With a background in graphic design and branding, typographer Briton Smith understands the challenges designers face when searching for the right typeface all too well. “Often a custom typeface would be ideal for a project but time and budget constraints rule this out,” Briton tells us. “Designers may select a typeface but wish to tweak one or two characters based on their preference or to make it more ‘ownable’ for the client.”
In response to this, Briton has launched Universal Sans, a variable typeface system that allows people to customise and download their own sans serif typeface. Released by Family Type, Briton’s recently launched type foundry with a focus on exploring how technology can be applied to type design and typography, Universal Sans is the first of its kind. “[It’s] the culmination of drawing many sans serif typefaces sand starting to experiment with how a single framework tweaked in certain ways could be used to create different typefaces that range from grotesques to geometric and humanist styles,” Briton adds. In turn, the personality of a typeface can be significantly changed by modifying the design of one character.
Variable fonts have been at the forefront of a lot of discussion in the design community of late, but Universal Sans feels like a step further; towards open-source type design. For Briton, however, it’s more about exploring the creative potential of variable fonts, viewing them as more than just a practical solution to type design’s problems. “I’ve been experimenting with variable fonts for a while and became really interested in the possibility of using them creatively to change the character of a typeface, rather than the conventional axes of weight, width, italic or optical size,” Briton explains. “This approach resulted in instances that were stylistically distinct and wouldn’t be used together in the same design – they weren’t part of the same family. I started to think of variable fonts as a way to create new typefaces rather than as a way to use typefaces, and also as a way to provide some control over the final stages of the type design process to the user.”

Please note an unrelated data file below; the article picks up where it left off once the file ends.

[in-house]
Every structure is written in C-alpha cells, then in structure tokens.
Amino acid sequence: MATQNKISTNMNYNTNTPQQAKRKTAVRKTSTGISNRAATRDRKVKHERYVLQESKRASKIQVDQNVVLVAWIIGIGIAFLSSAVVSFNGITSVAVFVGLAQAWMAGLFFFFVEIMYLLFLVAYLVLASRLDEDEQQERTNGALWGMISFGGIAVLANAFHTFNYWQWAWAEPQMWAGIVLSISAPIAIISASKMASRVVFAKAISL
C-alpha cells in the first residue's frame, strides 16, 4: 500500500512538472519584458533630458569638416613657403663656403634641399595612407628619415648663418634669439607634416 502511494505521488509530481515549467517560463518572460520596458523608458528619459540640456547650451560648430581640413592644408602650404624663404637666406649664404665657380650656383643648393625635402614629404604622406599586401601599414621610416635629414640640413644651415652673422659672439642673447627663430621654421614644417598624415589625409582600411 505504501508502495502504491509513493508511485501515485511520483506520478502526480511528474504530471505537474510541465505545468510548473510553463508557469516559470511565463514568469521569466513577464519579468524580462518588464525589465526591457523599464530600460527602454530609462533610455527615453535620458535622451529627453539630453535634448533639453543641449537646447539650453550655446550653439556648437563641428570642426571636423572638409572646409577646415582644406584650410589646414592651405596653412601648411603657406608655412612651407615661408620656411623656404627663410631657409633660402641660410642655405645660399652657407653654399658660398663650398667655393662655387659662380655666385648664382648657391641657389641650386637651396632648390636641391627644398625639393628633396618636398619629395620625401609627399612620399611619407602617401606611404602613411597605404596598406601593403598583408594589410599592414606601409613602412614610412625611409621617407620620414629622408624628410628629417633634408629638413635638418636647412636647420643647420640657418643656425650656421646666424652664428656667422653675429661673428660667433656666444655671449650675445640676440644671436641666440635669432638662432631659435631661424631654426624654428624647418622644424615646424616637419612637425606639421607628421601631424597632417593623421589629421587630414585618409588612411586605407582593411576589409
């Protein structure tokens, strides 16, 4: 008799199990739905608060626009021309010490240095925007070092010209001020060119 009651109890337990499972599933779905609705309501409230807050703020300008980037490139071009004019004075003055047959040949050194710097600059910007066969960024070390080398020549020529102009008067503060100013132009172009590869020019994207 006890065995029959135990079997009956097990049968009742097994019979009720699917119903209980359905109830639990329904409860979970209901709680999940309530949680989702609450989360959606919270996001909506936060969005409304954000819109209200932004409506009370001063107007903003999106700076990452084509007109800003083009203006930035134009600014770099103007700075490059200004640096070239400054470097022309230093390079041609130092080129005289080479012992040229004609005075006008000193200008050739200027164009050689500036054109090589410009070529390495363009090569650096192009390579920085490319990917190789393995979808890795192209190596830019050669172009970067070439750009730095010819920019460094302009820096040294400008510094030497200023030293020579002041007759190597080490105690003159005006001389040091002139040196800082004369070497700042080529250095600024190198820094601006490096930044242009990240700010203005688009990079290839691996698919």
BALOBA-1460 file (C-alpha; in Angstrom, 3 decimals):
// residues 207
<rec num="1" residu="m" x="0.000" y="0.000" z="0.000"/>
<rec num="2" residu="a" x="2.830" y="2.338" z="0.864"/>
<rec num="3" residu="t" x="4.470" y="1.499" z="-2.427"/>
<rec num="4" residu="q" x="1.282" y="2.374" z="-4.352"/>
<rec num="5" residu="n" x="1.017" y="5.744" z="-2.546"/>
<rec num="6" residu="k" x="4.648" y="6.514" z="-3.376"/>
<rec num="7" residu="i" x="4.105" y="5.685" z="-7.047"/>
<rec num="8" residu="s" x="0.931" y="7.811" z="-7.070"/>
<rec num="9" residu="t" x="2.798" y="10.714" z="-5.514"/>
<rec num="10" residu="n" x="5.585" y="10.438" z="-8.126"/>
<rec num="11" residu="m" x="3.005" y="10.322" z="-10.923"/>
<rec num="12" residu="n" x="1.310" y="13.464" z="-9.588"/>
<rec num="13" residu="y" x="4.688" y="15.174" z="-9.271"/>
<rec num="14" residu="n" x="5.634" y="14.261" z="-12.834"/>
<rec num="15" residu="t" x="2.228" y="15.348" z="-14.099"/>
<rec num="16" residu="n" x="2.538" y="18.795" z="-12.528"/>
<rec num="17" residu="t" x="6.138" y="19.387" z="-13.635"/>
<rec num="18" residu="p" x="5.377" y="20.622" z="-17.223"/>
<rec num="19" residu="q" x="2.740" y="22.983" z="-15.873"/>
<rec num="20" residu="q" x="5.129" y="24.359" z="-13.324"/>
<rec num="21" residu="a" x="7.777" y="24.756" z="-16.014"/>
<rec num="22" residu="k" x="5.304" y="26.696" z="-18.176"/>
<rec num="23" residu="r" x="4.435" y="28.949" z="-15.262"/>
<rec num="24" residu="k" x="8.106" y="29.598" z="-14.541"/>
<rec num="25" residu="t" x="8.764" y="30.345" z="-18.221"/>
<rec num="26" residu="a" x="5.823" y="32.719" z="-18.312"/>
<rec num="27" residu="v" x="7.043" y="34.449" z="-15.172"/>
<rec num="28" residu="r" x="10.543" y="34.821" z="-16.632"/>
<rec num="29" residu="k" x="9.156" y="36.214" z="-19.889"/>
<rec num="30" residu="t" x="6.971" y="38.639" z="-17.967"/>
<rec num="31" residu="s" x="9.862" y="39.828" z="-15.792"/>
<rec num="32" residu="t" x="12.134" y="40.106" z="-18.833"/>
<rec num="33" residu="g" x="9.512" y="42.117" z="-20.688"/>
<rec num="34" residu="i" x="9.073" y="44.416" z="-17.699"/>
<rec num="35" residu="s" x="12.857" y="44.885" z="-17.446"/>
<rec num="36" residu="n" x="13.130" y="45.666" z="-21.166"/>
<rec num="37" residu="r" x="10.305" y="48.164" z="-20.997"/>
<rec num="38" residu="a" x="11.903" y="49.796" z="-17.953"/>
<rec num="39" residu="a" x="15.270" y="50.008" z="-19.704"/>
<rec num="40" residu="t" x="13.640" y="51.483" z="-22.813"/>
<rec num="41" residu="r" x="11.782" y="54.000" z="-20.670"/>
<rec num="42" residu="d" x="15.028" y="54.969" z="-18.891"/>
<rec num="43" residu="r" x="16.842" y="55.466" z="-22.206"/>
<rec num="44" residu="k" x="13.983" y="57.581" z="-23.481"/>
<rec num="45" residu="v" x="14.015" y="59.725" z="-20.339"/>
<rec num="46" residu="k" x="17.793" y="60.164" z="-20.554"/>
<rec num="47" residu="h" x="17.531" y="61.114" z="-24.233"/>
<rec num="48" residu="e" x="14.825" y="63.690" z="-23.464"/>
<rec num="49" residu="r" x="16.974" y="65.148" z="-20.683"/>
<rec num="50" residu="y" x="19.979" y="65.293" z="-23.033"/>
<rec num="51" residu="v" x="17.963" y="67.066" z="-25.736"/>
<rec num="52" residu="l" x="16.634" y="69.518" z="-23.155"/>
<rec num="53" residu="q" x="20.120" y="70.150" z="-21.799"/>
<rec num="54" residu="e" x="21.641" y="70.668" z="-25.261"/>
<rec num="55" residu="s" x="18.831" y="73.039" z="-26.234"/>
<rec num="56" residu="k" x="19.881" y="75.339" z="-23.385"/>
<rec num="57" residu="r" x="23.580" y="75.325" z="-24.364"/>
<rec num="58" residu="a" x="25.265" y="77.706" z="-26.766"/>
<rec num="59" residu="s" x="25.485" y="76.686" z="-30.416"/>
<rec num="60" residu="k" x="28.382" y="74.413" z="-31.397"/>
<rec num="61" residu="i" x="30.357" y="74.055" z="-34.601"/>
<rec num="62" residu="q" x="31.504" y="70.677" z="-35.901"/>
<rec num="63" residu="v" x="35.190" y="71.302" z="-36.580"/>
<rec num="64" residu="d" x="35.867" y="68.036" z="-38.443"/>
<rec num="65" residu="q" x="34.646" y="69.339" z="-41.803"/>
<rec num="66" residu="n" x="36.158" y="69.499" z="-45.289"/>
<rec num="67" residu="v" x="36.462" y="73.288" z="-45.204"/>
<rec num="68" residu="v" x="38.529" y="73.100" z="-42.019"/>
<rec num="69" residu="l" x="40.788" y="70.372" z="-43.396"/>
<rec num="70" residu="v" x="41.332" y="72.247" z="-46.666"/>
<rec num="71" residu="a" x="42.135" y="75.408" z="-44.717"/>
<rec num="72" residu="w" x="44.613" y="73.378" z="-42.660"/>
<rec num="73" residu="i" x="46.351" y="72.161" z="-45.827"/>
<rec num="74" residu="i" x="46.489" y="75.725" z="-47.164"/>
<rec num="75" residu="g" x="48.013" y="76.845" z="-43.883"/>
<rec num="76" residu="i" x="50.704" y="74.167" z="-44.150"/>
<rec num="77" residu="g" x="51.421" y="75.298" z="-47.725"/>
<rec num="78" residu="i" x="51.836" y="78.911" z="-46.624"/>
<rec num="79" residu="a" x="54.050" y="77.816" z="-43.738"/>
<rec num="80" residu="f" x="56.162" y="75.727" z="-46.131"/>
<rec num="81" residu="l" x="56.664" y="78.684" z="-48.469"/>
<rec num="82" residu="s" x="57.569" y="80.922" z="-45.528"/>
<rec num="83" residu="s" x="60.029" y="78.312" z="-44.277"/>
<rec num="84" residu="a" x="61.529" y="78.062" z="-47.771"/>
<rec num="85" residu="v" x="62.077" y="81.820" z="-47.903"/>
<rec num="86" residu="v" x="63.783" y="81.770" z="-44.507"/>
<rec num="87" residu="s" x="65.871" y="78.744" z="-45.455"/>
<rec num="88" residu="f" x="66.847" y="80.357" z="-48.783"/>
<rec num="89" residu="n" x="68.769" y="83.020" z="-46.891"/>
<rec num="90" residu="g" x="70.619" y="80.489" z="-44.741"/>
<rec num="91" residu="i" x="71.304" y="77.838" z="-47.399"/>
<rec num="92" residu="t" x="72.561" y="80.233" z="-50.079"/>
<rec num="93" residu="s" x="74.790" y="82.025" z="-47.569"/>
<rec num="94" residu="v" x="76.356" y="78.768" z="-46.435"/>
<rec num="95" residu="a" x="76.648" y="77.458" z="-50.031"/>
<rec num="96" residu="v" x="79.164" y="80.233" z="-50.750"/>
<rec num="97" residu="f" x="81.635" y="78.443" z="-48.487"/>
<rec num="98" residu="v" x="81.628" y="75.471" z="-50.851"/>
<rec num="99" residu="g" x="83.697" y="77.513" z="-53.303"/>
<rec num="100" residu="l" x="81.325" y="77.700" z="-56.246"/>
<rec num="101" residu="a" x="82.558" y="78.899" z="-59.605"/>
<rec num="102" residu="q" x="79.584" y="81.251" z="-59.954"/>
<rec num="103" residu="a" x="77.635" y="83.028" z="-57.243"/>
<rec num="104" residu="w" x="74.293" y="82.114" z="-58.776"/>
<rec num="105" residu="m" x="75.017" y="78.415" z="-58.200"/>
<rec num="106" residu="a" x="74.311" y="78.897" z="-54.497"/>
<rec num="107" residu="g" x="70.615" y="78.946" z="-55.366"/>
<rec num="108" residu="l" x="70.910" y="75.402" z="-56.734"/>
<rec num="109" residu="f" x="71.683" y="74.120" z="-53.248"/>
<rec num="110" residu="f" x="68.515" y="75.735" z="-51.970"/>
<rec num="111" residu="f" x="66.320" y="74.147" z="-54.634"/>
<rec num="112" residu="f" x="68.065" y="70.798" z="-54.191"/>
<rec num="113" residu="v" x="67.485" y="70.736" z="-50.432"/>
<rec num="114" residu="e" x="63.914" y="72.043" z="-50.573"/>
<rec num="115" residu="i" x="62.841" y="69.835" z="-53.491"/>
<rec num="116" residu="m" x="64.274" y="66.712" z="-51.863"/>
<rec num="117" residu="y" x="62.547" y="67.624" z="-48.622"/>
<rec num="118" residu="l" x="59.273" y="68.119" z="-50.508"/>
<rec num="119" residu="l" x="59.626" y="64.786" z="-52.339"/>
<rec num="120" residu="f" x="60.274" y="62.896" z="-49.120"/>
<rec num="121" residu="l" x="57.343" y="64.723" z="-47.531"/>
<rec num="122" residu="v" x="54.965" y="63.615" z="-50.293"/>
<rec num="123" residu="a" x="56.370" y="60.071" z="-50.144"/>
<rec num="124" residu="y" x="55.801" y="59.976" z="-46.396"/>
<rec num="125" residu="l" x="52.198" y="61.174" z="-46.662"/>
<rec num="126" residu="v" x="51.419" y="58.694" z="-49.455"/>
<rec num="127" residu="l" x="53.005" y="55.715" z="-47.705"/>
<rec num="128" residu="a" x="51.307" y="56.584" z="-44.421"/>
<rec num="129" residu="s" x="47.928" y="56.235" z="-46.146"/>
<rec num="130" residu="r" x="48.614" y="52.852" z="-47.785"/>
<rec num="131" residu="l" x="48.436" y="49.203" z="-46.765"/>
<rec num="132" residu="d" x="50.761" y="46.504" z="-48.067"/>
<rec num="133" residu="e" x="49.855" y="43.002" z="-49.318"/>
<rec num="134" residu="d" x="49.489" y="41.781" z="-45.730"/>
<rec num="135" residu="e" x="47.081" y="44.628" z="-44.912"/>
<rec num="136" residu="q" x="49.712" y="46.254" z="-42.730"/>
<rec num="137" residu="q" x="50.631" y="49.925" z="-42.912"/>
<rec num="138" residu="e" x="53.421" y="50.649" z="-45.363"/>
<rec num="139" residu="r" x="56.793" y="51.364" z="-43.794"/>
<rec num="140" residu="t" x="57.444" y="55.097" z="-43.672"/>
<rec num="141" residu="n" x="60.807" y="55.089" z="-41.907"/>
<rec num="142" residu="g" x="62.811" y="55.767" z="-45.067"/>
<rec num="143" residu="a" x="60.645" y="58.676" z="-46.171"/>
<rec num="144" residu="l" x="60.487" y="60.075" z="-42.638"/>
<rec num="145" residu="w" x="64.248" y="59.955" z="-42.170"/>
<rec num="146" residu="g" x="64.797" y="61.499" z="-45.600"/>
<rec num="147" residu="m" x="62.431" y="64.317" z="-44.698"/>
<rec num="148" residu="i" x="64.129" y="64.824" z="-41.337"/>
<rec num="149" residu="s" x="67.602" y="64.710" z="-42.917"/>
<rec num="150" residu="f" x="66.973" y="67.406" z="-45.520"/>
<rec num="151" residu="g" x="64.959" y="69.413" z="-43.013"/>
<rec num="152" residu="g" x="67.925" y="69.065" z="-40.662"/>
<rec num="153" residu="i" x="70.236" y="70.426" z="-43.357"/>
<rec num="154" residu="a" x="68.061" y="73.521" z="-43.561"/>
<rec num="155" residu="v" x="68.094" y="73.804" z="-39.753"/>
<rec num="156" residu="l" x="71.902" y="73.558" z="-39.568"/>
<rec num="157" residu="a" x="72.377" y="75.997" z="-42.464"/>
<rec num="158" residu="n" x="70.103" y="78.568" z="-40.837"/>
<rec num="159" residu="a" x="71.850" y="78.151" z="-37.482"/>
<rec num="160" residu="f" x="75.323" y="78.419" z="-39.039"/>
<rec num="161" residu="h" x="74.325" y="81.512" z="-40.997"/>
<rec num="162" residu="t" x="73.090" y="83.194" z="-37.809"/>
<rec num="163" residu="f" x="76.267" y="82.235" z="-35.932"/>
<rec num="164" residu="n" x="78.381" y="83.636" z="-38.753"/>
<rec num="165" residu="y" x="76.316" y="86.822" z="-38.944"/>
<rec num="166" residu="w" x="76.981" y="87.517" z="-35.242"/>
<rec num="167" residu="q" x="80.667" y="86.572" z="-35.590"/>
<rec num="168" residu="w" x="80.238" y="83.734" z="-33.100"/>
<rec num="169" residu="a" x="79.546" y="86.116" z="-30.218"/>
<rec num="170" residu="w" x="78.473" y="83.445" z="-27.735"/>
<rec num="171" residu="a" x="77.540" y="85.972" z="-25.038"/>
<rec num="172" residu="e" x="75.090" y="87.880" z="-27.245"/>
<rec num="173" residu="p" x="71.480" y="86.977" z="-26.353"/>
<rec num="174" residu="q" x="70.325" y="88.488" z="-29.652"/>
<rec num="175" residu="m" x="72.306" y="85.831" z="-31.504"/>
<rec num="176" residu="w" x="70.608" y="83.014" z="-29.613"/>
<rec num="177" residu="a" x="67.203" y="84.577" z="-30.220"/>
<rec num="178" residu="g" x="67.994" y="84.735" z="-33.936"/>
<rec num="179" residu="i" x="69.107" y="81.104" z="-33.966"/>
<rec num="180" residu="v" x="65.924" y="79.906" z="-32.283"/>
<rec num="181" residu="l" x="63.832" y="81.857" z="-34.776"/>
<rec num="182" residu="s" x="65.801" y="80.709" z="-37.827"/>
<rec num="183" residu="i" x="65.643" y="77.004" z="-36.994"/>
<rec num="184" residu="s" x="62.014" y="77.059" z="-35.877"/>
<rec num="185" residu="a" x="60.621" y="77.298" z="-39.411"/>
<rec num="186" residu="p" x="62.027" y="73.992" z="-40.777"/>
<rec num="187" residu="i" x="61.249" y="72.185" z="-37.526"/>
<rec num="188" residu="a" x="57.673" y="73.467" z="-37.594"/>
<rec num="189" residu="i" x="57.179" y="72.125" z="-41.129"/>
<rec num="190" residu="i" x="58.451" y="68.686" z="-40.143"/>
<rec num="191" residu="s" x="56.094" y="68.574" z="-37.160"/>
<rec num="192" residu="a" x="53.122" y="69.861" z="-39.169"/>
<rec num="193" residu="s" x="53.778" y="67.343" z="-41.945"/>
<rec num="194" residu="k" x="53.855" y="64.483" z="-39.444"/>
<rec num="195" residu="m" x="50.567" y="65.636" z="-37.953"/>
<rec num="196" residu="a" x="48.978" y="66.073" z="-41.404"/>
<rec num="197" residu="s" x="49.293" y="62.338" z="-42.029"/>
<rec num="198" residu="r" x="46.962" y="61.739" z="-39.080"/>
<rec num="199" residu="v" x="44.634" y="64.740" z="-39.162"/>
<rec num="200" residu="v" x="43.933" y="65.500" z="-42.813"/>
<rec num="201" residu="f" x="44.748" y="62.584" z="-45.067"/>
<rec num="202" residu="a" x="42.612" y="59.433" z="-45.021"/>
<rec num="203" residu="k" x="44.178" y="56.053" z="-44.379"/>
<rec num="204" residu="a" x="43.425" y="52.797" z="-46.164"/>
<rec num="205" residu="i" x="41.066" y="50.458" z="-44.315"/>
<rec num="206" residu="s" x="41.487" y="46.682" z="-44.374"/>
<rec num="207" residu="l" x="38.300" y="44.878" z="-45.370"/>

To achieve this, Briton needed to build a user interface around the typeface and a system to build the files using a combination of custom code and open source font tools. To do so, Twomuch studio’s help was enlisted, a firm fave of ours here at It’s Nice That.
Conversations around open sourcing design can be divisive, with some seeing it as a way of removing the skill required by a trained designer. But Universal Sans aims to aid the community, not undermine it. “The main benefit of this approach is that by removing the barriers of time and budget it makes customised type more widely accessible,” Briton explains. And rather than marking a the step in the direction towards automating type design altogether, Briton sees Universal Sans as a reminder that human touch will always be required. “The main drawback is that it is limited in scope – it doesn’t serve to replace traditional type design which can cover a much greater stylistic range… It was never intended to replace traditional type design which has many benefits and will remain the go-to solution in most instances.”
With the hope that Universal Sans becomes part of the vernacular and a useful tool for designers, the next step is to tackle Universal Serif, “but it’s quite a different challenge,” Briton concludes.
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